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Building respectful relationships and partnerships

Let's explore the importance of developing respectful partnerships within the health care context of Australia's First Peoples.

When Aboriginal and Torres Strait Islander peoples aren’t included in decision making, the results are poor and precious resources are usually wasted in the process.

An understanding of culture, effective communication and a commitment to working in partnership is key to your success in working with First Peoples. Lilla Watson (N.D.), Aboriginal elder, activist and educator once wisely said: ‘If you have come here to help me, you are wasting your time. But if you have come because your liberation is bound up with mine, then let us work together.’

Research shows Indigenous clients in Australia are a third less likely to receive appropriate medical care across all conditions, compared to non-Indigenous patients (Paradies, Harris & Anderson, 2008). Ensuring access to culturally and clinically safe healthcare must be our focus.

A smiling doctor bends down to be at eye level with her client in a wheelchair © Shutterstock

‘Access’ does not just refer to physical access

It also includes:

  • providing care and services that are culturally safe, where clients and families are free from discrimination and judgement
  • affordable health care and services
  • making available health information that is both culturally responsive and easily understood.

What else can you and your team do to make a difference?

Small steps can make big inroads toward change. For example, it’s important to remember First Peoples are more likely to access health services where service providers:

  • communicate respectfully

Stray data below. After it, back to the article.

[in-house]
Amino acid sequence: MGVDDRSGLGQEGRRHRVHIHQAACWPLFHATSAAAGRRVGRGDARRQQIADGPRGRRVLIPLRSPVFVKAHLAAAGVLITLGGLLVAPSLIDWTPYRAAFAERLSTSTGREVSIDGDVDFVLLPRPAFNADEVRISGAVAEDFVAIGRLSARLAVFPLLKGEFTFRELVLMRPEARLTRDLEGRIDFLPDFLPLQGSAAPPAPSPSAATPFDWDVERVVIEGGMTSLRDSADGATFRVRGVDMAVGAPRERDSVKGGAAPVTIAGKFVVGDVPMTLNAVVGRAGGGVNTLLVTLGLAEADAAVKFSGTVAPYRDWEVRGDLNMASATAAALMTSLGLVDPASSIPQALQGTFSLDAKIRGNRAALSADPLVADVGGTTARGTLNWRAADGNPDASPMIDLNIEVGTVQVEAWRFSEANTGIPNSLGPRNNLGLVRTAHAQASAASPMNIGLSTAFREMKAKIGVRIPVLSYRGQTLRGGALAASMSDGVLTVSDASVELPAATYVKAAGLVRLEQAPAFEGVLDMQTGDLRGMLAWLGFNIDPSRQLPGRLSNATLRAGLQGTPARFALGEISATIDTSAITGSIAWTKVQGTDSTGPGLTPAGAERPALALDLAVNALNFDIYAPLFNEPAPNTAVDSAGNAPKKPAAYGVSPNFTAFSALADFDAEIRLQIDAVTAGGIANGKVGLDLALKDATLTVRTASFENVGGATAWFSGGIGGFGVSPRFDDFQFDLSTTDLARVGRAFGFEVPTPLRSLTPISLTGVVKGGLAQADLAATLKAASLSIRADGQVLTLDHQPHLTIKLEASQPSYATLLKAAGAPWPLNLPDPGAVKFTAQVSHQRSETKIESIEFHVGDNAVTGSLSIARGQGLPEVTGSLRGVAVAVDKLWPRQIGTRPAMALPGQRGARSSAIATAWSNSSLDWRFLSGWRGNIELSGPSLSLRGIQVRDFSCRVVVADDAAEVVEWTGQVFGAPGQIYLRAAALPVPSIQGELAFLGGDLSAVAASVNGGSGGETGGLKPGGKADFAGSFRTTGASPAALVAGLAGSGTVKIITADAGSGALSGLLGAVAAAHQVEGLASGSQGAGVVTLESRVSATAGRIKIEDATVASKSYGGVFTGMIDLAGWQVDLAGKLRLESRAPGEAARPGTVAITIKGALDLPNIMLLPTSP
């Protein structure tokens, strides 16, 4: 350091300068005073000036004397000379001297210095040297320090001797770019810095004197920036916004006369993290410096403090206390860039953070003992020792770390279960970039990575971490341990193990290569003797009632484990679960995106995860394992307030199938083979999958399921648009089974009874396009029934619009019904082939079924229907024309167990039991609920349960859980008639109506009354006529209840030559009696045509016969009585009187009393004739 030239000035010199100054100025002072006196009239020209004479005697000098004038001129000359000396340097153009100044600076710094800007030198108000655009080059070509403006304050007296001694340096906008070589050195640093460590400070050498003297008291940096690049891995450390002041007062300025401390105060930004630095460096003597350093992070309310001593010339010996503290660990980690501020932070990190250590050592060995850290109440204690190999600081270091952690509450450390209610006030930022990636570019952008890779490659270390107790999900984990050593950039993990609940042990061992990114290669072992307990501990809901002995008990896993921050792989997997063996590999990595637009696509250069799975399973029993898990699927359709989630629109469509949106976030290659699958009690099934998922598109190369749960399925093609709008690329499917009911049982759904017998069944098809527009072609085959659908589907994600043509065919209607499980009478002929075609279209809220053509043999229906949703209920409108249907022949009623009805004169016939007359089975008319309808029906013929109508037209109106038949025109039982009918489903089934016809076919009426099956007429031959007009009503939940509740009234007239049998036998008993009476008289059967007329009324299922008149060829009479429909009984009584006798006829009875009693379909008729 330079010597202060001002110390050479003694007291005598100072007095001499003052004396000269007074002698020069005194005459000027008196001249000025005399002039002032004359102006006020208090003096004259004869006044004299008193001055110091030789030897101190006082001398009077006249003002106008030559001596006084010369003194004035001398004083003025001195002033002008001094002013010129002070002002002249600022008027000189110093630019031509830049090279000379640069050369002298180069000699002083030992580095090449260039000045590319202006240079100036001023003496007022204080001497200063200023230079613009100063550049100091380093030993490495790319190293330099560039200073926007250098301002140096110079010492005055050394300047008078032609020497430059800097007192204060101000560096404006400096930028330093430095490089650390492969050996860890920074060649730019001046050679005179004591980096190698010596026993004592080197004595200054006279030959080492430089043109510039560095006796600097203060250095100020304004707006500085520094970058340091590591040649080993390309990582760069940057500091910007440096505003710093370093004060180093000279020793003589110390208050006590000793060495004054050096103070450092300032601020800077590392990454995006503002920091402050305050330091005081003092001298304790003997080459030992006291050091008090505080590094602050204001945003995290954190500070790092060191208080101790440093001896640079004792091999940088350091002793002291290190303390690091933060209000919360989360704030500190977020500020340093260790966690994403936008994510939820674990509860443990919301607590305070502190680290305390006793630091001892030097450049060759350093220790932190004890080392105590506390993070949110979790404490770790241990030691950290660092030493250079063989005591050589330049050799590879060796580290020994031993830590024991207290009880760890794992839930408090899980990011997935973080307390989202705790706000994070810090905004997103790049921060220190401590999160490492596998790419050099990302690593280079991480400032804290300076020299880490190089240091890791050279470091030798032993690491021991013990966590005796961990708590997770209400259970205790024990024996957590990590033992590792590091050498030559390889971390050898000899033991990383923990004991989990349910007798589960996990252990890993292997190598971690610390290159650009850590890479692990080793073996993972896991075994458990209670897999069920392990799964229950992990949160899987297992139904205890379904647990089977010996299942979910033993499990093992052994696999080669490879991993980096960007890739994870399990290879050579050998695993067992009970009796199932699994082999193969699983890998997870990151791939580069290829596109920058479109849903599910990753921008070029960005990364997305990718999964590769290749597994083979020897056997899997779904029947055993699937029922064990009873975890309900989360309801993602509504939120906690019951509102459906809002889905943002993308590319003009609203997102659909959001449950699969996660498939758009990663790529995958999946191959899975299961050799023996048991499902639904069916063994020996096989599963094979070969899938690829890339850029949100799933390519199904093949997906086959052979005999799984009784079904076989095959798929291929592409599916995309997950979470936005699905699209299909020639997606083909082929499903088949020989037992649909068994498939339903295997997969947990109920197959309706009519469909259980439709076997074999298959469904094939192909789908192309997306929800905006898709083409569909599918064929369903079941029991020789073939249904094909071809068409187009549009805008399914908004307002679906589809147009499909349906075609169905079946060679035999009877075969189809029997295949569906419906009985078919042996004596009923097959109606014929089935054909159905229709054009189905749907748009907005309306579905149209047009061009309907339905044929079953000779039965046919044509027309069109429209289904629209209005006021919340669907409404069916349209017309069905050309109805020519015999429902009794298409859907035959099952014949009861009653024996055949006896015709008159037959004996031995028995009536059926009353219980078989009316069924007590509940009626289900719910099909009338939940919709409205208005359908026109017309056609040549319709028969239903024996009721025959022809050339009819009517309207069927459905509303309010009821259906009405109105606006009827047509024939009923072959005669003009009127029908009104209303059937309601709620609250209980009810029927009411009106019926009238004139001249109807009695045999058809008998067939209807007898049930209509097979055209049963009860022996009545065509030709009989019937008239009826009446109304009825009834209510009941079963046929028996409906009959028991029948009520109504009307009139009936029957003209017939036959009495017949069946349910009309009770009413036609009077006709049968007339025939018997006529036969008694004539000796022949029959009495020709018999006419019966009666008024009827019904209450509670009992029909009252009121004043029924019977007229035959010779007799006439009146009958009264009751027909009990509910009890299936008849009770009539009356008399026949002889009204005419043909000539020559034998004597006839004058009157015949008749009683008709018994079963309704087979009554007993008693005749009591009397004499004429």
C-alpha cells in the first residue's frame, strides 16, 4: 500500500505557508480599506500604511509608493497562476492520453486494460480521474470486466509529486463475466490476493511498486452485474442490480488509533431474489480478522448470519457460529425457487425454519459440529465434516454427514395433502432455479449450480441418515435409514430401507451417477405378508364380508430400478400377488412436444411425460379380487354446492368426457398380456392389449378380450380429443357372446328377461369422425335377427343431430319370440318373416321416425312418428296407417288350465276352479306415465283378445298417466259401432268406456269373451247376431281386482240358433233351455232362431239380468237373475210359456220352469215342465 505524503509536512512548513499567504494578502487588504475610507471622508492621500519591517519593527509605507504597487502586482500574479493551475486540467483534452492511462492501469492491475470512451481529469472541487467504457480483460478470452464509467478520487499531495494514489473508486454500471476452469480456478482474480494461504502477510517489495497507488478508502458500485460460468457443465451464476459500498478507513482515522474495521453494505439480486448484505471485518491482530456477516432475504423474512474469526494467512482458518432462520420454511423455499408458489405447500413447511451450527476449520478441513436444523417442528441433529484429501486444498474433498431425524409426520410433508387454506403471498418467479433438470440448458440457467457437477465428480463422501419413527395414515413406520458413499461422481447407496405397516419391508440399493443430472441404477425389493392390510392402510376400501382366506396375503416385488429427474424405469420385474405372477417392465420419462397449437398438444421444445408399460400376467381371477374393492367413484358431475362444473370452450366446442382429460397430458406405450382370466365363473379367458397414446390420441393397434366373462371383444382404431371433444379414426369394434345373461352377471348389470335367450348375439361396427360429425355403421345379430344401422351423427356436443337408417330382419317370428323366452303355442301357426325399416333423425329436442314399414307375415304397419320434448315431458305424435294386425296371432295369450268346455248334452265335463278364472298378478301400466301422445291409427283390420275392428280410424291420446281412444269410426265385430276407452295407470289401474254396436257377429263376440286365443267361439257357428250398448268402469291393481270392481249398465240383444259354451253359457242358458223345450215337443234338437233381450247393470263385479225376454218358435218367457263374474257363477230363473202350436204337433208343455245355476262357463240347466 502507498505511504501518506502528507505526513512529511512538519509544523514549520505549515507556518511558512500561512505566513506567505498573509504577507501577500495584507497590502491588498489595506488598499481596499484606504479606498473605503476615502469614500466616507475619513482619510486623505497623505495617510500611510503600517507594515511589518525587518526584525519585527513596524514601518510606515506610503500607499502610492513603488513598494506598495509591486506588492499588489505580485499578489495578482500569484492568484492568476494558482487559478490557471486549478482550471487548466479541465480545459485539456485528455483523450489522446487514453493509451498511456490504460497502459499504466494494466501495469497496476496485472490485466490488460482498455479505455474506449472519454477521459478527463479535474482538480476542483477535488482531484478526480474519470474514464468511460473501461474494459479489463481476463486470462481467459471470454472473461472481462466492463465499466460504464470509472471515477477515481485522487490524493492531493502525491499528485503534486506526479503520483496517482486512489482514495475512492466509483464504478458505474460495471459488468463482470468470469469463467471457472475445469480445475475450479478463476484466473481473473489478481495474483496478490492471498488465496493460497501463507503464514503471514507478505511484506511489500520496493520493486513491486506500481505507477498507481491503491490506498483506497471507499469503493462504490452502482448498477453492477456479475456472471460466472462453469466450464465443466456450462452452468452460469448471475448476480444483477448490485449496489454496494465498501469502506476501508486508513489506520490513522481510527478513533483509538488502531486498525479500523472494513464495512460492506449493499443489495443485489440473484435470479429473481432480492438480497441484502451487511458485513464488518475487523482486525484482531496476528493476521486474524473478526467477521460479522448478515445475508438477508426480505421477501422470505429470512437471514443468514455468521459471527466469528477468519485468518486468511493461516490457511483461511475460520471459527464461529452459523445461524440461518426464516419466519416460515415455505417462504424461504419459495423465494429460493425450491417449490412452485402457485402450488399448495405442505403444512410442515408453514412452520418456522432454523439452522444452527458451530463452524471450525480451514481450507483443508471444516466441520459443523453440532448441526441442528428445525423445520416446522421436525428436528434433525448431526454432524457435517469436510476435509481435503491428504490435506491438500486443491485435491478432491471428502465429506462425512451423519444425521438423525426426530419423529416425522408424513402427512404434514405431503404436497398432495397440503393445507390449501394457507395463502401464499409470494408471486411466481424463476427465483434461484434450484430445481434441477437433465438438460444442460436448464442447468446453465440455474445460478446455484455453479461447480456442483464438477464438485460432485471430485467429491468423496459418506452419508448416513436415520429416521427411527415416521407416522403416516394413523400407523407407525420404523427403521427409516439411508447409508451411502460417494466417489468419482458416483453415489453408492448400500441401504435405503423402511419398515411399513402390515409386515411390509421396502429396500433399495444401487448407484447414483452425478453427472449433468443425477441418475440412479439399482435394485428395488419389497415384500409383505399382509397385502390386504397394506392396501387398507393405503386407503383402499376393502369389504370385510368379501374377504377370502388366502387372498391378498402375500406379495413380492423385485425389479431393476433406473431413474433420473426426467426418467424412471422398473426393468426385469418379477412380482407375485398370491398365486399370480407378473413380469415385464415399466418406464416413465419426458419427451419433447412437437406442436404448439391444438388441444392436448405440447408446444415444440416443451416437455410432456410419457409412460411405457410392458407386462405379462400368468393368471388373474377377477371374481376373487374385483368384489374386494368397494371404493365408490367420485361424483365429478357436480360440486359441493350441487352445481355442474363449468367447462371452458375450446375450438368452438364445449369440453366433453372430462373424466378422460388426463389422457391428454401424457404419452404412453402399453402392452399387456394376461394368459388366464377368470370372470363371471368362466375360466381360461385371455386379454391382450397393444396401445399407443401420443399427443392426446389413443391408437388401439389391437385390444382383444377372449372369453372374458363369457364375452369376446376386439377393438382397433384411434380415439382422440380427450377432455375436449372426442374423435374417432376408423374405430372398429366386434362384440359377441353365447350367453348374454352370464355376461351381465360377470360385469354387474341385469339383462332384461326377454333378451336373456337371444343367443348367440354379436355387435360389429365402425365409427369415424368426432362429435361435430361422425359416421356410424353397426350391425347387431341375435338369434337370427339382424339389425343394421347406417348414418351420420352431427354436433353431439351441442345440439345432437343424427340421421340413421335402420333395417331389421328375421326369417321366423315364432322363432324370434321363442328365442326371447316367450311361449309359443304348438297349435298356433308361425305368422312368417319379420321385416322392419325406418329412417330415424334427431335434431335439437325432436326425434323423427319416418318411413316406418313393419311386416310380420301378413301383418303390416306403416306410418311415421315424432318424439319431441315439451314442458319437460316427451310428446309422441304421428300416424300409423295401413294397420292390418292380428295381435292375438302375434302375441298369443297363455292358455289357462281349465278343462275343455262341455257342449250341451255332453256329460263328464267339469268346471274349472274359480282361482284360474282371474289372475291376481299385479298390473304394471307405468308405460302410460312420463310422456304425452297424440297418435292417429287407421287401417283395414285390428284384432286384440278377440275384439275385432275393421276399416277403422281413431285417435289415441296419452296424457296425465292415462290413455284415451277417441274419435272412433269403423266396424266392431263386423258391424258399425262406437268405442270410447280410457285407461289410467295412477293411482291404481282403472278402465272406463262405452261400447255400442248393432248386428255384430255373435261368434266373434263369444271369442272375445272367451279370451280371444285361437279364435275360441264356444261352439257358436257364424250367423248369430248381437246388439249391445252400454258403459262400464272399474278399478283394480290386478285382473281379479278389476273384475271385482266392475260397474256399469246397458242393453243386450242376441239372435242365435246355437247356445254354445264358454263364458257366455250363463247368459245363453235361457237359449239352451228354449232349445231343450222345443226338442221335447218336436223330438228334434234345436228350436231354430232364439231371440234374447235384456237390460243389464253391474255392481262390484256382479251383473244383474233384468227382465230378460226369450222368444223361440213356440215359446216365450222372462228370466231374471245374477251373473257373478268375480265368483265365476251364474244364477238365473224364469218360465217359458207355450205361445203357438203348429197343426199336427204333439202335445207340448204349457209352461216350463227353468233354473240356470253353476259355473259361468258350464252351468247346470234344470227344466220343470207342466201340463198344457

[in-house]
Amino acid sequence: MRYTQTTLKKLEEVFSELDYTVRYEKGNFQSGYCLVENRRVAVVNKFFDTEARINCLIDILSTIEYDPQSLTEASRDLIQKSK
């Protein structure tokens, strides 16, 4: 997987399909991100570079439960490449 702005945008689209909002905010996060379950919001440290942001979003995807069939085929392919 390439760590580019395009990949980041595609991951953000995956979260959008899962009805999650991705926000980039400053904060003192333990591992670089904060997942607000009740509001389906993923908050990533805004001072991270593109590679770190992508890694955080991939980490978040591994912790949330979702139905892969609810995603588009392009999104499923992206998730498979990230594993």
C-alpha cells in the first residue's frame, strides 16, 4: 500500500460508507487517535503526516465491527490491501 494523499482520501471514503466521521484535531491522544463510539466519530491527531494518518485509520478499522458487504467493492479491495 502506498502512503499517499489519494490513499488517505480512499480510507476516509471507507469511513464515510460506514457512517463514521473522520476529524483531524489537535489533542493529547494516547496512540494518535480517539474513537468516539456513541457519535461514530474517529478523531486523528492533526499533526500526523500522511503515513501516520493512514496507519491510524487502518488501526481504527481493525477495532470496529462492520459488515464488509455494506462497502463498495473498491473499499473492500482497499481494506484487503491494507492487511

• have an understanding of First Peoples’ culture
  • take time to build good relationships with First Peoples, and
  • include Aboriginal or Torres Strait Islander health workers as part of the healthcare team (Durey, Thompson & Wood 2011; Shahid, Finn & Thompson, 2009; Taylor et al., 2009).

In the next few steps we focus on supporting you to embrace each of these strategies.

Your task

What strategies does your workplace implement to support culturally safe communication and better access to health services? Also share ideas of what you think could work well. Use the comments link further below to post your responses.


Durey, A., Thompson., S.C. (2012) Reducing the health disparities of Indigenous Australians: time to change focus, BMC Health Services Research, vol.12, p.151.

Paradise, Y., Harris, R. & Anderson, I. (2008). The impact of Racism on Indigenous Health in Australia and Aotearoa: Towards a Research Agenda. Cooperative Research Centre for Aboriginal Health. Discussion Paper Series: No. 4

Shahid, S., Finn, L. & Thompson, S.C. (2009) Barriers to participation of Aboriginal people in cancer care: communication in the hospital setting, Medical Journal of Australia, Vol. 190, pp. 574-579.

Taylor, K., Thompson, S., Smith, J., Dimer, L., Ali, M. & Wood, M. (2009). Exploring the impact of an Aboriginal health worker on hospitalised Aboriginal experiences: lessons from cardiology, Australian Health Review, 33 (4), 549-557

Watson, L. (ND). Lilla: International Women’s Network.

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Safer Healthcare for Australia's First Peoples

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